Hasbro Interactive's Battleship: Surface Thunder is a radical departure from its previous attempt at bringing the classic board game Battleship to the PC. Whereas Hasbro's previous game tried to improve upon the board game, Surface Thunder has a very different approach: It's a simplistic 3D arcade shooter. Surface Thunder does have some redeeming qualities: The classic game of Battleship is included, and the simple gameplay is easy to get into. But otherwise, Surface Thunder isn't very interesting or enjoyable.
Battleship: Surface Thunder starts out with a rather impressive intro cinematic that illustrates the excitement of naval battles, but the thrill lasts only until you see the actual in-game graphics - they're horrible. Not only do they look washed out and pixelated, but they've also got some technical problems. Many of the ships, including your own battleship, have some distracting aliasing problems, and texture warping happens frequently, especially when you're traveling underneath a land bridge. While your own battleship is fairly well detailed - you'll notice the rotating radar - most of the ships you fight against look very plain, and you can actually count the number of polygons used to build the surrounding land masses.
It's true that there are a few nice visual details in Surface Thunder. Whenever a ship is destroyed, it sinks to the bottom of the river (technically, you're never quite out in the ocean) instead of simply disappearing. The smoke effects on damaged ships are also fairly good. Still, you can tell that the game wasn't designed to take advantage of the latest PC graphics hardware.
One of Battleship: Surface Thunder's initialy appealing features is its very simple gameplay. You start each mission with a brief overview of what your objectives are and what you need to do in order to exit the level. Most of the time, objectives consist of blowing up ship ports, an oil derrick, or a few aircraft carriers - nothing too complex. The only problem with these objectives is that so many structures look the same or perform the same function that you'll think you've completed most of your mission objectives, only to find that you've destroyed a different kind of ship port and you're only halfway through the level. It's just as annoying when you've seemingly destroyed everything in a level and then find that the gates to the next section haven't opened. You'll have to go back through the level to try to find what you missed.
Destroying objects is easy, because your battleship has an infinite amount of its primary ammunition. You'll be able to fire from the forward and aft guns on the ship as well as from the guns on the port and starboard side. The only catch is that you can only fire a single stream from the forward and aft guns, while the port and starboard guns fire in a spread formation. This actually does add a strategic element to Surface Thunder. If you're faced with a large enemy fleet, it's wise to use your port and starboard guns since they can take out more enemies in a single shot. Meanwhile, the forward and aft guns are better for more precise attacks against flamethrowers and other enemies that force you to maintain a safe distance.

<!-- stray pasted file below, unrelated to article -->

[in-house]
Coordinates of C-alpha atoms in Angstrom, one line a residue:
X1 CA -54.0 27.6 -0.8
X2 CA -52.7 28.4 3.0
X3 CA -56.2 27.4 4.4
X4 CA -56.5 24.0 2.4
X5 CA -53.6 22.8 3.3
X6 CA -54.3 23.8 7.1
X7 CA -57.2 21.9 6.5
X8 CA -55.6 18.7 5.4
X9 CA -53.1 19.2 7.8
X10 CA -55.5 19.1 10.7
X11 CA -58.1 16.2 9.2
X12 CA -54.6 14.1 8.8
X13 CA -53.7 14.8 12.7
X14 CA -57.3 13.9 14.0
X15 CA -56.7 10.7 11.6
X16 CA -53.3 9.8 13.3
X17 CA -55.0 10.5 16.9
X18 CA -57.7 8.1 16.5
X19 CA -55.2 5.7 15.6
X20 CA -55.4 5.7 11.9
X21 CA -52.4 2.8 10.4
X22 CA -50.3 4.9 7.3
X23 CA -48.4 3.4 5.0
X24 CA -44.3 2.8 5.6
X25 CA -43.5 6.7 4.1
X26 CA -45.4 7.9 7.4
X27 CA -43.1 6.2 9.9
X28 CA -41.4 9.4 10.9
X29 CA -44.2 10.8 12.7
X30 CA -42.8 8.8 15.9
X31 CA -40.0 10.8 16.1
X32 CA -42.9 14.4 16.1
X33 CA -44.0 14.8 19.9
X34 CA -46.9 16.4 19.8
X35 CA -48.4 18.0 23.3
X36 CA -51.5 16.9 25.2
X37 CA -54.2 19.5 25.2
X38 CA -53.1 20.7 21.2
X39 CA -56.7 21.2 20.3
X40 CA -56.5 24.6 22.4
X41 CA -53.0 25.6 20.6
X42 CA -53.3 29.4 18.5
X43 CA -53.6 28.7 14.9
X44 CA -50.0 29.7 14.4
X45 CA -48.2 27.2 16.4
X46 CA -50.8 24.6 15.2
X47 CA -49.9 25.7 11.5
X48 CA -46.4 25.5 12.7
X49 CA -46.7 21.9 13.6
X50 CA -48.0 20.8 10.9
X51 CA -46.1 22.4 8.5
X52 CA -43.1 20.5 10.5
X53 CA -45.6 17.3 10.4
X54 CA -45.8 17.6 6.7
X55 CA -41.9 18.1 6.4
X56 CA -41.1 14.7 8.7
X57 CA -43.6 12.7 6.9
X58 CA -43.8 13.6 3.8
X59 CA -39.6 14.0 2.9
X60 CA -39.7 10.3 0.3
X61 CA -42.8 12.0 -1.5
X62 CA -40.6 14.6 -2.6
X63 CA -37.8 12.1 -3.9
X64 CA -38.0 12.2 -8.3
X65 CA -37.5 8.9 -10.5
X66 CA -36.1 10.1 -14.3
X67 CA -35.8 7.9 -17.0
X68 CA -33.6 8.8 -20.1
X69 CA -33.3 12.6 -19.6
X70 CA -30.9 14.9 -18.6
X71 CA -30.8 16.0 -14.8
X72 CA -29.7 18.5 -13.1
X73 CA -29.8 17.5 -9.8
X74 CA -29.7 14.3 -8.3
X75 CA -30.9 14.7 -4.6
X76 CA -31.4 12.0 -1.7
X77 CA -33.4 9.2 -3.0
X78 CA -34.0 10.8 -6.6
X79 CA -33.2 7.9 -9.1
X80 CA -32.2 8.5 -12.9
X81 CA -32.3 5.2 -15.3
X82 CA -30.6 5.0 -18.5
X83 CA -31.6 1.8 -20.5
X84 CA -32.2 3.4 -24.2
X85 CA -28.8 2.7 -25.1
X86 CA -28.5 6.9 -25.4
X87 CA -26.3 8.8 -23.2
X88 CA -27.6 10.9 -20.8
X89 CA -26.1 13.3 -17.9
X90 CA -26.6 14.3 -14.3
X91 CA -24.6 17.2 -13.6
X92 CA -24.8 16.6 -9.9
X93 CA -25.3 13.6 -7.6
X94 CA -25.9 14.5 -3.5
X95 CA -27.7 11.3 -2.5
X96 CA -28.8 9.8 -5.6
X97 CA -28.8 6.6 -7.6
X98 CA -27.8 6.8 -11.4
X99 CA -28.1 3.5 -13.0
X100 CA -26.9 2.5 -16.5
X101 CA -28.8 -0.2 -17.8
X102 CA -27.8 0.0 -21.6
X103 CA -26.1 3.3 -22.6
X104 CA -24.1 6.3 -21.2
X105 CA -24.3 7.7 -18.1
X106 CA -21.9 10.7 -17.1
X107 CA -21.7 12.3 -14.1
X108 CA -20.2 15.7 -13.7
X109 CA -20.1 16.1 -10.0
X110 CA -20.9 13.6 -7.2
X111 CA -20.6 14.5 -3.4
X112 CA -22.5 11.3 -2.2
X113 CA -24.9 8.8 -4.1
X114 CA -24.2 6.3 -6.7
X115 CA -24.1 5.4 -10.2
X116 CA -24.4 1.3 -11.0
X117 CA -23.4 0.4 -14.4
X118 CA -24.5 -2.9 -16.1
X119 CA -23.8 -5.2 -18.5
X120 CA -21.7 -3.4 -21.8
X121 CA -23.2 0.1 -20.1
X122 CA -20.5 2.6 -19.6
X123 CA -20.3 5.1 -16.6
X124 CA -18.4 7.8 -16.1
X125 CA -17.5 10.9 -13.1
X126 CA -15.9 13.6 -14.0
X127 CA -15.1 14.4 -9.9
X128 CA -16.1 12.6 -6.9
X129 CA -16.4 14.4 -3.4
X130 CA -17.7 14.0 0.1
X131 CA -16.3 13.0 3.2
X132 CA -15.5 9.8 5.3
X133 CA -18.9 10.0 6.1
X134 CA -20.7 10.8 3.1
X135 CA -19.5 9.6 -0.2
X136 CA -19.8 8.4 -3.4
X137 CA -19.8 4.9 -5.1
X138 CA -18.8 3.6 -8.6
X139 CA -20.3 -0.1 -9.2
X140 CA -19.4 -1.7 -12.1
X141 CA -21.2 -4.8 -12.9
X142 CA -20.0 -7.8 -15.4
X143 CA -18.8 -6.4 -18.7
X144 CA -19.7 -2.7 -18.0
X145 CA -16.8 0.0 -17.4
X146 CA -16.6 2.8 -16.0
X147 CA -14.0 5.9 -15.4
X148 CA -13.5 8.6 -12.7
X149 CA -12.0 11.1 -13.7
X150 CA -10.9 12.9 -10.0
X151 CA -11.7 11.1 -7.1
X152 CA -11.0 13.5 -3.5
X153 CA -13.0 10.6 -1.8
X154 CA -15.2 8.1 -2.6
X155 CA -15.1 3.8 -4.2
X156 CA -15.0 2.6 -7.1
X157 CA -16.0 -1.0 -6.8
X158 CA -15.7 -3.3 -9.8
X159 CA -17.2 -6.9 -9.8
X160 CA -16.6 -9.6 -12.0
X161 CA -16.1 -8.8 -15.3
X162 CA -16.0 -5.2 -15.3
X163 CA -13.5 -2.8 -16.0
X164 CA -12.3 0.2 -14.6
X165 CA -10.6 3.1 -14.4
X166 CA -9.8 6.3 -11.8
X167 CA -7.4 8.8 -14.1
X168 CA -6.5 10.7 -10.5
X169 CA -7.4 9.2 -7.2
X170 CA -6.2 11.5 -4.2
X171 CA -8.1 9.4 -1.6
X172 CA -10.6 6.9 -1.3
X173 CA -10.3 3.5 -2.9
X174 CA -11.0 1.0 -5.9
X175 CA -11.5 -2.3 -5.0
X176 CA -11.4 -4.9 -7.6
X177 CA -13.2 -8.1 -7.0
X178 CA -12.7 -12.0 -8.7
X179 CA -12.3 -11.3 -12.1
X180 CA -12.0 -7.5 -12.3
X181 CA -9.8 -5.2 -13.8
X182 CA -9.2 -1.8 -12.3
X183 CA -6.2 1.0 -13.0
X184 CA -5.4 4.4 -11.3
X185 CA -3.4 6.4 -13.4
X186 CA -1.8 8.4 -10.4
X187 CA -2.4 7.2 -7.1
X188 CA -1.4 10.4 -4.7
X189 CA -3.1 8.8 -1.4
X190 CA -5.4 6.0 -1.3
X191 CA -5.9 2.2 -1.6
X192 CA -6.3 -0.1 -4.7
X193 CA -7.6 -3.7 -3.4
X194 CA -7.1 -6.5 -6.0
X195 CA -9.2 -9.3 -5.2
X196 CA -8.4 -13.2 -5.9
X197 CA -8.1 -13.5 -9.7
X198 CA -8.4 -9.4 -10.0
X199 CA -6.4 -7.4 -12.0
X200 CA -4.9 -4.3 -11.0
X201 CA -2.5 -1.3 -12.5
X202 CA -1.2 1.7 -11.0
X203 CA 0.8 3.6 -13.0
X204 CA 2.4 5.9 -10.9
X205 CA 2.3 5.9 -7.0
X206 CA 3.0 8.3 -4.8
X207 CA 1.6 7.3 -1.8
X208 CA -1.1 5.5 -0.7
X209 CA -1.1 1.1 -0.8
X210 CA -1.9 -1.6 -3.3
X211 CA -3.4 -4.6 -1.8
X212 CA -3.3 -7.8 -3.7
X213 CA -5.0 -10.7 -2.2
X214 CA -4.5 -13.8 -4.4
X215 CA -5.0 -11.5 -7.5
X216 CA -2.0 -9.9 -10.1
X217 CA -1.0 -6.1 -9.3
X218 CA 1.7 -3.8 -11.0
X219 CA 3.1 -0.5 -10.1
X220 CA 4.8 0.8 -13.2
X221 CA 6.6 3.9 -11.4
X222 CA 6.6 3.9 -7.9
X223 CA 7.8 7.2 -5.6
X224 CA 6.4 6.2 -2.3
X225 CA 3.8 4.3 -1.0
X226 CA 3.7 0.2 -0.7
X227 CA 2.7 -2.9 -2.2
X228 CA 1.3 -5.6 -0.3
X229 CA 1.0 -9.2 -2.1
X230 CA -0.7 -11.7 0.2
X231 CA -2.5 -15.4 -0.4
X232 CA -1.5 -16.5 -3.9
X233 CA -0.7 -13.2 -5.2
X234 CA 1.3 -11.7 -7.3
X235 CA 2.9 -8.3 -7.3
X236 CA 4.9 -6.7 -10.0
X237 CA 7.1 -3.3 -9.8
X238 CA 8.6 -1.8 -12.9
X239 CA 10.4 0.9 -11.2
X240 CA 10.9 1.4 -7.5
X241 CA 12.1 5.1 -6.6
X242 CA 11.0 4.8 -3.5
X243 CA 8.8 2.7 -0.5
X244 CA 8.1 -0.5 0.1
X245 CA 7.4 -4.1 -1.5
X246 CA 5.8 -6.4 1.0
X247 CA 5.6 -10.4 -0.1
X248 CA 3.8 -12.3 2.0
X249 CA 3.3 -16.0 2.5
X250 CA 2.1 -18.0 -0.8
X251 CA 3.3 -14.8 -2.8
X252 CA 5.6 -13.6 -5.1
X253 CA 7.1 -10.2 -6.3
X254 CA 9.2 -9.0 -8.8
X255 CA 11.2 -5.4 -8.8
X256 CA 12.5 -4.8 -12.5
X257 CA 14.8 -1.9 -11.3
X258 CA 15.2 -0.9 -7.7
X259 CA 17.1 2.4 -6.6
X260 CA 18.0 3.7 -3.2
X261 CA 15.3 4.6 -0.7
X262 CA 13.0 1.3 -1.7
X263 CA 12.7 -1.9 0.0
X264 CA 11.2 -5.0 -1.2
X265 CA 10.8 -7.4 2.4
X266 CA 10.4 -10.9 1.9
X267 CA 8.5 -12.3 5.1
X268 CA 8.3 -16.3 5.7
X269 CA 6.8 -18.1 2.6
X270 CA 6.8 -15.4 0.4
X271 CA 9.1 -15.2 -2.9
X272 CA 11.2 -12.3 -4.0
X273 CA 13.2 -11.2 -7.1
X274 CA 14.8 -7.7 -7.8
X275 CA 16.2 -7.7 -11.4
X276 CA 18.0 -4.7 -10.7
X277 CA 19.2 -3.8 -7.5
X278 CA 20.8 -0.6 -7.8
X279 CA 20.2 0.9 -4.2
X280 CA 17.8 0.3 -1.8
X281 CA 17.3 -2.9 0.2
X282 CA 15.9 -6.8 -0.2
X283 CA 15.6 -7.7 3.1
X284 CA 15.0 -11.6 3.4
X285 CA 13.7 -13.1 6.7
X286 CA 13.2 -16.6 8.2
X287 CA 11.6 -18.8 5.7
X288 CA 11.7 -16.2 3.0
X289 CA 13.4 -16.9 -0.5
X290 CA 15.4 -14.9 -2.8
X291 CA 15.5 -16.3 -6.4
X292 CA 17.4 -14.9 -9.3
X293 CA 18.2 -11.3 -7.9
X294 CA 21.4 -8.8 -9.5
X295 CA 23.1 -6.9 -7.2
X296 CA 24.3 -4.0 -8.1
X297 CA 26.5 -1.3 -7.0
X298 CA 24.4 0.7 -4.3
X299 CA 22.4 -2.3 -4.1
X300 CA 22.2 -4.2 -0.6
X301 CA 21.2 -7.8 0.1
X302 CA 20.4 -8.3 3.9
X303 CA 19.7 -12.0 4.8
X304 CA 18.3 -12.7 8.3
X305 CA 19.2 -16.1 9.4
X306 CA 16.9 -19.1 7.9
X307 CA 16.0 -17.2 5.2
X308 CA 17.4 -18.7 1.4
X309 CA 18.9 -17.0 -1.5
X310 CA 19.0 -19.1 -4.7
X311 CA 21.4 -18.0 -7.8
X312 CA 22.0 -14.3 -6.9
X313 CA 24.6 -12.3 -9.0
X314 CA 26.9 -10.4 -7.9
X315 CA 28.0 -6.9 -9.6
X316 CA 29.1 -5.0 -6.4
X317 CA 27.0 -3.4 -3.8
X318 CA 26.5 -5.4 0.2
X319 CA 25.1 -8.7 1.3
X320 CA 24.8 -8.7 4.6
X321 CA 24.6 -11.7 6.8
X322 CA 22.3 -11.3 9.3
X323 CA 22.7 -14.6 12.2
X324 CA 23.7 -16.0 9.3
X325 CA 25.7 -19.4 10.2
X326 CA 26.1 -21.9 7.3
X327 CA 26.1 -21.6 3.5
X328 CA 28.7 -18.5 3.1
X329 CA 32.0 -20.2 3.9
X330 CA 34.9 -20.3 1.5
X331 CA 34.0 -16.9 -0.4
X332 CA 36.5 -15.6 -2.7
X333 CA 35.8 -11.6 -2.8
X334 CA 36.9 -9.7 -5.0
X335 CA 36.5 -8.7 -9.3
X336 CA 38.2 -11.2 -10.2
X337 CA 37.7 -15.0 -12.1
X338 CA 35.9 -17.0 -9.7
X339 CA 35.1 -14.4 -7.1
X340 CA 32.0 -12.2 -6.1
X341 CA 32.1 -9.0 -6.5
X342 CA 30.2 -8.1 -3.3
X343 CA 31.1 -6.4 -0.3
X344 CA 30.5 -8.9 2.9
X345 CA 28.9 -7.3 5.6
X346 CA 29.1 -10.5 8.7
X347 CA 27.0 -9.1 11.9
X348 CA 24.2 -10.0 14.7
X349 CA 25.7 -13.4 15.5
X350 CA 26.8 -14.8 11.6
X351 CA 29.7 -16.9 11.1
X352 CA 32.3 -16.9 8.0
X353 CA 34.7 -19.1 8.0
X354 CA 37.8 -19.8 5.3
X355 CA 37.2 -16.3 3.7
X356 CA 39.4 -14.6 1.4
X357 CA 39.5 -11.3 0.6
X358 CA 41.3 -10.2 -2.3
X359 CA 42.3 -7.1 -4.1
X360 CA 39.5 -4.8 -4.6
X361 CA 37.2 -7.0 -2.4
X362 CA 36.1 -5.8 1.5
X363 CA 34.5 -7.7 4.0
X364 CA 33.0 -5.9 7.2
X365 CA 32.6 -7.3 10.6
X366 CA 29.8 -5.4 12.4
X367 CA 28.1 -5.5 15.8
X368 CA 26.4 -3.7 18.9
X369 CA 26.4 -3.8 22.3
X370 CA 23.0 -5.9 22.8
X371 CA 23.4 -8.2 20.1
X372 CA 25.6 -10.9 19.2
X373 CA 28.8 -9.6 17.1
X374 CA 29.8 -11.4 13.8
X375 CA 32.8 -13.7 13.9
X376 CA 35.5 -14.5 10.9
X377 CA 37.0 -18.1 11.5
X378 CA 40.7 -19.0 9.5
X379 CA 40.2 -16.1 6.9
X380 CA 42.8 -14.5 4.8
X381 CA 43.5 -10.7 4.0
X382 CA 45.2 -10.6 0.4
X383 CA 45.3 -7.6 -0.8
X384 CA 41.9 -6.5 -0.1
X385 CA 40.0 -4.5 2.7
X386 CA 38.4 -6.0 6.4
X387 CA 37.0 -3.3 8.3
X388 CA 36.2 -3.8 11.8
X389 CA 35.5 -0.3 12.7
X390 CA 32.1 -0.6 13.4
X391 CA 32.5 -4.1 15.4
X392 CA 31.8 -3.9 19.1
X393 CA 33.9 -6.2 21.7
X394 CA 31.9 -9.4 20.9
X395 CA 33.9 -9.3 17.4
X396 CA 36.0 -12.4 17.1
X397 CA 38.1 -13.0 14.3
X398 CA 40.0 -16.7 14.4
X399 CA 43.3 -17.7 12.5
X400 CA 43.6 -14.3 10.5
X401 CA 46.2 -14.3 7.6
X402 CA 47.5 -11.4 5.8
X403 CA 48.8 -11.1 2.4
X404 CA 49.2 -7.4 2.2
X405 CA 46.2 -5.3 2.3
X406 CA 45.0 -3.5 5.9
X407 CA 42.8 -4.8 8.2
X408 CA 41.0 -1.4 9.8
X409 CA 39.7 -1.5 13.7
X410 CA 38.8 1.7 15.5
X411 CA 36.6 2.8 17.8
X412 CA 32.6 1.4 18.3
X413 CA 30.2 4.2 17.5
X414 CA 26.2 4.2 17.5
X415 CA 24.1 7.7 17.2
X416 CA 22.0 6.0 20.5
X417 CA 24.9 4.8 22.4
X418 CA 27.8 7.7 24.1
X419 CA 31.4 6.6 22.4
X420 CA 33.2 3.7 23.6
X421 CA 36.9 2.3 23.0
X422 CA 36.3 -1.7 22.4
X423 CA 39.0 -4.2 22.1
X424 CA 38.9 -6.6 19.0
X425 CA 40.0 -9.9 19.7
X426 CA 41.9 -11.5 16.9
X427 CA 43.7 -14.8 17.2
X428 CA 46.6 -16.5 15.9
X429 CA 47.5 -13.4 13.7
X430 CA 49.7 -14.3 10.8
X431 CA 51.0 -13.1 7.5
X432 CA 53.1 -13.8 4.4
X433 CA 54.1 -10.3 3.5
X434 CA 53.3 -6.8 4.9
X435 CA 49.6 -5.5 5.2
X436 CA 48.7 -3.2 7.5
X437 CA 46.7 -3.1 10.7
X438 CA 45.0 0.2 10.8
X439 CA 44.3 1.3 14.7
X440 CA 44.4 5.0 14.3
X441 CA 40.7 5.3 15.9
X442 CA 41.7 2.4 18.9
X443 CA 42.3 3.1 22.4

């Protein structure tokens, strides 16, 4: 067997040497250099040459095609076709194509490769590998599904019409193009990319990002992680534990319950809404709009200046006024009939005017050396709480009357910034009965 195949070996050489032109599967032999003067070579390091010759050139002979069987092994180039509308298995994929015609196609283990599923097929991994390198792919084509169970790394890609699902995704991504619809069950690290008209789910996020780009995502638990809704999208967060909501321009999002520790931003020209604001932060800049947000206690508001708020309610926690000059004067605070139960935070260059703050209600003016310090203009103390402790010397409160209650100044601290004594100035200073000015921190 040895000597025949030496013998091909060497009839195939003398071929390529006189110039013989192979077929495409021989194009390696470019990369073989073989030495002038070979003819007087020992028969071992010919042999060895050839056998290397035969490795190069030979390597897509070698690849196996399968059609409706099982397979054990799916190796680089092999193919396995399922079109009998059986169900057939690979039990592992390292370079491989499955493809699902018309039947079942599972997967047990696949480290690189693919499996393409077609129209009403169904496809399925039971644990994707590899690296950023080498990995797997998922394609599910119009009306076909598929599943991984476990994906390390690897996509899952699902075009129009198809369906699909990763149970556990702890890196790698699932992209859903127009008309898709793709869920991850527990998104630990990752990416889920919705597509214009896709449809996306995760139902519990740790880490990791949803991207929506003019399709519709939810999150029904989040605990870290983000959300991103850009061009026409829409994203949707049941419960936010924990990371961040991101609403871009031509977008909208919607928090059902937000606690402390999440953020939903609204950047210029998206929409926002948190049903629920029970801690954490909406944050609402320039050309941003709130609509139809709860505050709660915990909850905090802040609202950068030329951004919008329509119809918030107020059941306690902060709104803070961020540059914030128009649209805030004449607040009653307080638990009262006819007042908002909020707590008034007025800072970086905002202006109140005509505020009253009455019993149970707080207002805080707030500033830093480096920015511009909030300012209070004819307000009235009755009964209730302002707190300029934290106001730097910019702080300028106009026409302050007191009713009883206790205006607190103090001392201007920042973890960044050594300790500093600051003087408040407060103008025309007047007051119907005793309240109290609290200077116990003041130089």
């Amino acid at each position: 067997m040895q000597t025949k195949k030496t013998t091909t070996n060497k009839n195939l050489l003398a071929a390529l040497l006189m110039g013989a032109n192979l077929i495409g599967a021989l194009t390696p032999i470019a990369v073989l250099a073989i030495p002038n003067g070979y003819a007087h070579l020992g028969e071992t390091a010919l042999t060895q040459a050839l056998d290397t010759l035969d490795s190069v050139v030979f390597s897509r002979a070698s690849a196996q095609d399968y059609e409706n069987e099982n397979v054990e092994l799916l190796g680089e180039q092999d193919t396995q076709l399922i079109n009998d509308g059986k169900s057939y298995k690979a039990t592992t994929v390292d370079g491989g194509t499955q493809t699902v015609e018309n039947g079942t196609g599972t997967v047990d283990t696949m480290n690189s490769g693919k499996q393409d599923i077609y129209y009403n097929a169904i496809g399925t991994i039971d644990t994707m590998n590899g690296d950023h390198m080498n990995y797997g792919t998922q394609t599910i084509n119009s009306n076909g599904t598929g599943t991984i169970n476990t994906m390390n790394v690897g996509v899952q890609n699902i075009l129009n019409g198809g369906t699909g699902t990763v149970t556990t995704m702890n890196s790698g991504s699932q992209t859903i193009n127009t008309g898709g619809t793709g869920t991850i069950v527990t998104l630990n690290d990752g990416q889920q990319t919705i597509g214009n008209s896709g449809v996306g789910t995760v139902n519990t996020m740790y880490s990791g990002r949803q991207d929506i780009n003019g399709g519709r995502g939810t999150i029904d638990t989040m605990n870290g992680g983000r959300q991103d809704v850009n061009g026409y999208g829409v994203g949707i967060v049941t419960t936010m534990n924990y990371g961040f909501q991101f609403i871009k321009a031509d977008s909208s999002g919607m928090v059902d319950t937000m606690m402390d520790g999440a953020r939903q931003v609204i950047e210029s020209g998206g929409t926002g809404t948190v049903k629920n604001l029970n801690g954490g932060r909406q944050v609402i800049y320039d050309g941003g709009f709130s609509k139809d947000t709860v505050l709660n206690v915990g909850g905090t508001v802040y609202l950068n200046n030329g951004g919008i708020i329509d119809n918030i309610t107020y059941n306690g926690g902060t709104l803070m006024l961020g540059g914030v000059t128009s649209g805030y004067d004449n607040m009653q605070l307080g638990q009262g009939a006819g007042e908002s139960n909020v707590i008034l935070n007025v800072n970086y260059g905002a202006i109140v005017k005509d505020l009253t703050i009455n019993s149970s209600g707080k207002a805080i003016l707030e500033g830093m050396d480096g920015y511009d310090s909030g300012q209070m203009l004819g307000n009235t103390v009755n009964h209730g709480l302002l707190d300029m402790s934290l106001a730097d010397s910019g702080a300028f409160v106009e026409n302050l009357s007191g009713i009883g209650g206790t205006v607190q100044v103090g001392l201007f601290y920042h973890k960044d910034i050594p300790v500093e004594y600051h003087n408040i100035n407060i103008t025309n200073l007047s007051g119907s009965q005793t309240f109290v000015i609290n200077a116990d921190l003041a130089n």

In addition to your primary weapon, you're given an assortment of special weapons with which you can take out different kinds of enemies. Missiles are used to eliminate enemy fighters and zeppelins that usually surround aircraft carriers. These aerial craft are a nuisance because the explosive area of your missiles is so inaccurate that it can be difficult to shoot them down. You'll also be given depth charges to take out enemy submarines, and flamethrowers to set other ships on fire. Interestingly enough, your ship also has the ability to magically change into a submarine. While this is useful in certain situations, such as when you're surrounded by enemies, playing as the submarine is almost completely pointless otherwise.
Battleship: Surface Thunder is disappointing overall. The developers did nearly nothing to enhance the game's visuals for the PC, and the gameplay itself is so straightforward that it quickly becomes a chore to go through each of the 20 available missions. The best part of the game is that the classic version of Battleship is included, and it offers different variations to the traditional turn-based game. For example, salvo mode lets you fire four shots in a row before your opponent gets a chance to fire. Unfortunately, in the end, not even the inclusion of the classic version of Battleship is enough to save this pointless game.